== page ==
Last year the UC San Diego drama department sorted through more than 300 applicants from the United States and abroad to fill a mere 20 openings in its graduate program. Not bad for a professional theater training program that is little more than 10 years old.

The department is one of 11 training organizations nationwide that belong to the prestigious League of Professional Training Programs. That puts the UCSD program in the company of such long-respected theater training centers as Yale University, Juilliard's Theatre Center and New York University--schools with the weight of history behind them.

But department chairman Richard Riddell, 35, believes that the graduate program has achieved a status among the top three, and he has no qualms about giving the La Jolla Playhouse's phenomenal rise to national attention a good share of the credit.

"I don't think there is any other place in the country where you have such a forward-looking theater (associated) with a forward-looking training program of a very high quality," Riddell said.

"We feed the Playhouse young talent, faculty and even ideas," he said. "We are kind of a research area that the Playhouse can tap into, whereas the Playhouse feeds the department their wonderful contacts with professional artists, so we're able to link up in very, I think, constructive ways--like (actor) Bill Irwin coming here (in March) to work with students."

That symbiotic relationship was in the plan all along. When the Playhouse was reborn in 1983, under an agreement that gives the professional theater use of the Mandell Weiss Center for the Performing Arts on campus during the summer months, a long-evolving vision came to fruition.

Given the university's commitment to research and development, it seemed logical that its theater program should be no different. Director Michael Langham began to forge that dream in the late '60s, eventually encouraging actor Eric Christmas to follow his own path from the Stratford Shakespearean Festival in Canada to San Diego.

Riddell, who won a Tony Award last year for lighting design for "Big River," arrived in 1978, attracted by the promise of a place where teaching allows him to expand his own career in lighting in a way that makes his work with students much more meaningful for them.

The late Alan Schneider's name comes up most frequently as an individual who contributed considerable status and professionalism to the department, as do current faculty members like designer Robert Israel, director Walton Jones, playwright Adele Shank and acting program head Arthur Wagner, to name just a few.

With their own very active careers to consider, why do they spend their precious time teaching?

"I find that most of what I consider the really good, interesting, innovative, exciting and experimental artists in the theater have a strong interest in training on some level," Riddell said. "They're very anxious to be around younger artists who are committed to developing their craft or art. It's not coincidence that Bill Irwin, Des McAnuff, Robert Woodruff, John Hirsch--and there's a whole other list for next year--are anxious to come and work with the students."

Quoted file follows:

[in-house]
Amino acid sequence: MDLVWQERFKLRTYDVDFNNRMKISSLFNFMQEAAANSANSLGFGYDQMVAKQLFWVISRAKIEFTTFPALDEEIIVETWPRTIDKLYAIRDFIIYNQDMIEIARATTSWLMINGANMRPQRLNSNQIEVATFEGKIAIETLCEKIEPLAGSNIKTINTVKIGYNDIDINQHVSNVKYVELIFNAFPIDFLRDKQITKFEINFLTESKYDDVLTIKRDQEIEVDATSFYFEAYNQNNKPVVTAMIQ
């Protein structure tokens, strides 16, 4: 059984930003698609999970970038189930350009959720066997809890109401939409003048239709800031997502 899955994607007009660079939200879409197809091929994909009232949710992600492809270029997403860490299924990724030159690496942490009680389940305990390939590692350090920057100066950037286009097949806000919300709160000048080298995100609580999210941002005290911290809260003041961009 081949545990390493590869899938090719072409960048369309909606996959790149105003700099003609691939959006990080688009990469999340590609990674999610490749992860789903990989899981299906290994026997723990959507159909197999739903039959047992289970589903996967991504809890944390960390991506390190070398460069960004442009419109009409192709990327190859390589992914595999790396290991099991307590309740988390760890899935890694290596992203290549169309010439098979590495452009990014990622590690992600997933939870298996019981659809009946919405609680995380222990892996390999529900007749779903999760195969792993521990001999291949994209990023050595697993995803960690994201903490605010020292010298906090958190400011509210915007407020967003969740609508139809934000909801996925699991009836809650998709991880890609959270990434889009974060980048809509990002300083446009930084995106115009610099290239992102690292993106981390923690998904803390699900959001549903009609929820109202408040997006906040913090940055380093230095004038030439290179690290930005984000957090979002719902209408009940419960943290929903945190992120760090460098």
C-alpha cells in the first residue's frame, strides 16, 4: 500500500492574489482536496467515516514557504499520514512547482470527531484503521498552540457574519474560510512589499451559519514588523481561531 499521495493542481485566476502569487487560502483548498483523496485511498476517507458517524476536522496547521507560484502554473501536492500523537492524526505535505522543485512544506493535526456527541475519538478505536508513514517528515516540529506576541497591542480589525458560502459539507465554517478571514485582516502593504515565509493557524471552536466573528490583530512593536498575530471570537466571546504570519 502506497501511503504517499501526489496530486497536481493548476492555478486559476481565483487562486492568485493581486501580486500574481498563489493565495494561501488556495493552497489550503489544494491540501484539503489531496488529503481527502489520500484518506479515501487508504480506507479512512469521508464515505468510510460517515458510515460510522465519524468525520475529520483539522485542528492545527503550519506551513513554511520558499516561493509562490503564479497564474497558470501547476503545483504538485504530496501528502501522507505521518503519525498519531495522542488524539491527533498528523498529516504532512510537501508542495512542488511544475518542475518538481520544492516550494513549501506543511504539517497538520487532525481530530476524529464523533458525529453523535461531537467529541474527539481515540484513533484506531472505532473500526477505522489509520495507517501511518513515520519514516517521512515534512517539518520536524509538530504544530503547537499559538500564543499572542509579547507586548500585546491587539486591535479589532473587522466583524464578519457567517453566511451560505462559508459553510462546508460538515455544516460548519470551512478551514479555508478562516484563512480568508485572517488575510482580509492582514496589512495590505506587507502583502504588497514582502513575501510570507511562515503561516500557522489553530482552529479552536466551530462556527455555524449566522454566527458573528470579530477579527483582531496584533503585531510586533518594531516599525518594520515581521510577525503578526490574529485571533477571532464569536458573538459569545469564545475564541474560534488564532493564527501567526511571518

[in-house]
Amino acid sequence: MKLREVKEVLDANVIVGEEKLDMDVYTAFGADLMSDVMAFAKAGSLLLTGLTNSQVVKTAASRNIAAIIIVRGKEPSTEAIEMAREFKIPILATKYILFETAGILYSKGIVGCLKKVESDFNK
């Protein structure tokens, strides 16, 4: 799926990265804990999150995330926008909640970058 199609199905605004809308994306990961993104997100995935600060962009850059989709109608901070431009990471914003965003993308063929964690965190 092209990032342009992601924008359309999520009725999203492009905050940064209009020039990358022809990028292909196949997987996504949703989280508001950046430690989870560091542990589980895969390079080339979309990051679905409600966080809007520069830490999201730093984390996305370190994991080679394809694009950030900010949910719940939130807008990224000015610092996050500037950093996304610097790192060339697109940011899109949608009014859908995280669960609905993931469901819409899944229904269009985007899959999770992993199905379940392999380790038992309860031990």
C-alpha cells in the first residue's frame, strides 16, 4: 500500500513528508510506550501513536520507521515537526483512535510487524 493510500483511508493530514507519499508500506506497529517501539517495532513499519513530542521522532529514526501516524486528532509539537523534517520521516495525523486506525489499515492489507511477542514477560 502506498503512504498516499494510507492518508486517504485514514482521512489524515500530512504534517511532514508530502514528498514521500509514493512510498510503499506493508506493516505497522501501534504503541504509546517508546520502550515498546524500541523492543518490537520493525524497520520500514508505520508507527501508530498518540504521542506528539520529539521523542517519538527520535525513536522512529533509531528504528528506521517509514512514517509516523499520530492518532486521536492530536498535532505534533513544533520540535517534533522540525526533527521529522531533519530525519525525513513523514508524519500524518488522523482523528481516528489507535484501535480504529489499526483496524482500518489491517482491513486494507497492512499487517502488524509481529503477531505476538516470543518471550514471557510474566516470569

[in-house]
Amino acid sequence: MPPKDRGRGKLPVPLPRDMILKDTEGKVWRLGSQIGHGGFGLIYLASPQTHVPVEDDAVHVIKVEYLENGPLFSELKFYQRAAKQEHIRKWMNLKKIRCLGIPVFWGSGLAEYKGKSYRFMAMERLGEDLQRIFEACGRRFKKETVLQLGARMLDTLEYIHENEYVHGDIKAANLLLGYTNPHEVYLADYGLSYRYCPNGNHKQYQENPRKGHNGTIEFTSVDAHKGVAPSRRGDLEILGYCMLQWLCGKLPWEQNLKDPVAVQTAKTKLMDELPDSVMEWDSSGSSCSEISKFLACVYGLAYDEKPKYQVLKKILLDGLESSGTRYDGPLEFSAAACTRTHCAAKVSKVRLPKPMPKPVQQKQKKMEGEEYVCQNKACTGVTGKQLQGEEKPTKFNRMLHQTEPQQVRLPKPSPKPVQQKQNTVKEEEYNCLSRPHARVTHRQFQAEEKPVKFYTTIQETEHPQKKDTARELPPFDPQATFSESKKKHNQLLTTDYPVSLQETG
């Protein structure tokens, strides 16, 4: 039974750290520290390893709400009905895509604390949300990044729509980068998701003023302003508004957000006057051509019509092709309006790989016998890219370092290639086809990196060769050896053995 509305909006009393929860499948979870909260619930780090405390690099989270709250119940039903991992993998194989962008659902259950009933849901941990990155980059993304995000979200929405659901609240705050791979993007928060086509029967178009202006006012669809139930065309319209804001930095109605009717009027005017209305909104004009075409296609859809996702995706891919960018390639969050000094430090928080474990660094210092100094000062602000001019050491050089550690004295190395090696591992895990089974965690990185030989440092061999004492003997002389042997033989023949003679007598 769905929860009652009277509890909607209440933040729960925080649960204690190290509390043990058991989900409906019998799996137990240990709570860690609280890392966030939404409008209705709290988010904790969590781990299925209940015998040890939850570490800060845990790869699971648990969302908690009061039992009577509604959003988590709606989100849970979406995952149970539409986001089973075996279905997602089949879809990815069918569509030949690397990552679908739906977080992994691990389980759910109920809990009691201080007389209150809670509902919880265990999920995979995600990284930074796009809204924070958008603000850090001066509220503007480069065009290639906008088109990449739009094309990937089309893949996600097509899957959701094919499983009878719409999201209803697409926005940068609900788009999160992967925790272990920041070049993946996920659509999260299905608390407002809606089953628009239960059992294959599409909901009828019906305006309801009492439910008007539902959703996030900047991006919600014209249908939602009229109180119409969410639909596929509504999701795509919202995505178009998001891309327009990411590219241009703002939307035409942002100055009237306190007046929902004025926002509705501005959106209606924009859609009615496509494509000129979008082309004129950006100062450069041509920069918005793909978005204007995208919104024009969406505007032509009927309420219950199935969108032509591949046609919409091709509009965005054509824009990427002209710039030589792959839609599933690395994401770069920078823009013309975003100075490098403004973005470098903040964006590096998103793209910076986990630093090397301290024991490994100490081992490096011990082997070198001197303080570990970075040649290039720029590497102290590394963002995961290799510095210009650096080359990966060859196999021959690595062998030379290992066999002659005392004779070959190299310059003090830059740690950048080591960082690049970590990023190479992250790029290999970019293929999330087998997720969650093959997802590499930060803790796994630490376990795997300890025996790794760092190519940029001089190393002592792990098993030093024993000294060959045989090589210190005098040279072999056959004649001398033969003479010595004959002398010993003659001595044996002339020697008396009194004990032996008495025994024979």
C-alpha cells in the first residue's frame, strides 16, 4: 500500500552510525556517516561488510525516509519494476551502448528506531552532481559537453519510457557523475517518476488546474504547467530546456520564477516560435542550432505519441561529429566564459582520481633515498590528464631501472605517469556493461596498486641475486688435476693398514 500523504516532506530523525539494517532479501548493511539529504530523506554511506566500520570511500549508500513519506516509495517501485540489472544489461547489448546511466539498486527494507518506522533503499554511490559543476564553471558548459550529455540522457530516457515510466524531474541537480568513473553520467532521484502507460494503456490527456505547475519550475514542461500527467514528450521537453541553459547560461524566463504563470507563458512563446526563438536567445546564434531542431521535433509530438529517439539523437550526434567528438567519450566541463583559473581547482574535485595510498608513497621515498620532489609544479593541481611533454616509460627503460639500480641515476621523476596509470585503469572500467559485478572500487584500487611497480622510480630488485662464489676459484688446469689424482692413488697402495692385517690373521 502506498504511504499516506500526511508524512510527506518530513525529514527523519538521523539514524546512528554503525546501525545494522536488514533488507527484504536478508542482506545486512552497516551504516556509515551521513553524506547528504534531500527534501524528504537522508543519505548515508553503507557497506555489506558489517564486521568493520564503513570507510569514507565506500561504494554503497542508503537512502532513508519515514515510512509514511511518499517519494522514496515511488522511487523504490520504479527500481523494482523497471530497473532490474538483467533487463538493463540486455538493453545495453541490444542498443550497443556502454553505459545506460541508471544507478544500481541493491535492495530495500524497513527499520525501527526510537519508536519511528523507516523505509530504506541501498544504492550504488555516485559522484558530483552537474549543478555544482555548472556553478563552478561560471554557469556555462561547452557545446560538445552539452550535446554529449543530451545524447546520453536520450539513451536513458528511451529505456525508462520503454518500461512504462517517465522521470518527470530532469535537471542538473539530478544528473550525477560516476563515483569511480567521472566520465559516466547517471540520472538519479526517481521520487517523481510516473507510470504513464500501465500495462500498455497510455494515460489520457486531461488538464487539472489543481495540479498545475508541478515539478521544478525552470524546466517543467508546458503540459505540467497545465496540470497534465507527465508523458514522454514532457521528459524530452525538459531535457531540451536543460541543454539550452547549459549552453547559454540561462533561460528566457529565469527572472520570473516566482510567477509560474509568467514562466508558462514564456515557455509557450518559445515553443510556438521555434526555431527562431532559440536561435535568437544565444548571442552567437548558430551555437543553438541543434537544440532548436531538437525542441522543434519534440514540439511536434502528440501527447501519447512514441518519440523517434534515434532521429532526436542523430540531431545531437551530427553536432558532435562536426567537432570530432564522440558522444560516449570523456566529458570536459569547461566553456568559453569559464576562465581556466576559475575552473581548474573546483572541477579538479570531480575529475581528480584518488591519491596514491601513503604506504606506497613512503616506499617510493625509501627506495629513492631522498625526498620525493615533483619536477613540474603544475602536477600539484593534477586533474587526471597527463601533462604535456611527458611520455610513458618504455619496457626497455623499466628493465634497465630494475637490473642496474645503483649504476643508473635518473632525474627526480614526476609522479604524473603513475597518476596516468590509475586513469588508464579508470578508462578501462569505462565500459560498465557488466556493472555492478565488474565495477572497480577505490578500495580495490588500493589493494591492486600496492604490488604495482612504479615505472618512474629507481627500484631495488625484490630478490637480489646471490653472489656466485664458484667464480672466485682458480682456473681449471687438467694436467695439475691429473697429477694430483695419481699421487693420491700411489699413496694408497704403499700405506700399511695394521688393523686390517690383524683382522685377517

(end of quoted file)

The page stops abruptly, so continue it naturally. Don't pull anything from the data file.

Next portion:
New York director Anne Bogart is in residence, working with third-year acting students to develop a new piece, "1951," that explores the effects of the McCarthy era on American artists. Later this spring, John Hirsch, former artistic director of the Stratford Festival, will lead a series of seminars on Chekov, designed to coincide with the first-year students' work on "The Three Sisters Project."

"We're much more interested in finding out how you get somewhere, how do you explore Shakespeare as a student director?" Riddell said. "What are the questions that you ask about that, about the staging? And we focus in on that far more than we do on, well, what did you do? What did you create?" That's why nearly every production of the professional training program is termed a "project."

"It makes the students approach the work with different expectations," Riddell said. "If it's the 'Twelfth Night Project,' it frees them up, psychologically. They don't worry so much about opening night, with the result being that what they come up with on opening night is far more interesting, I think, for audiences to see."

Poetic realism is emphasized during the first year of the three-year program, verse drama the next year. But contemporary works are a constant concern.

Playwriting students are constantly writing, Riddell said. Those plays worthy of production eventually emerge in a full-blown production, like student Oana-Maria Hock's "East European Tetralogy," which will open Friday in the Warren Theatre.

"I'm very encouraged that the community is beginning to sort of 'go with' what we're doing," Riddell said of the program's leaning toward research and development.

"Something has happened in San Diego since I came here seven years ago," he said. "A whole group of people have sort of come out and said we like this kind of theater, we like questioning art, we like to go to the theater and be challenged and sort of prodded and entertained at the same time. I think that's what we offer to San Diego and San Diego is awake to it--and I'm very happy to know that.

"There's something about this place that allows for that kind of expansive thought. There's a lot possible here that isn't possible other places."

When students ask him why they should bother with graduate school, Riddell tells them: "You should go to graduate school instead of hanging around New York City or L.A. (because) you're going to be around your peers in other fields that are also looking for a way to express themselves in the theater. Out of that kind of creative stew, that sort of forum, ideas develop and relationships develop.

"That's really how future work in the theater comes about--through people working together."

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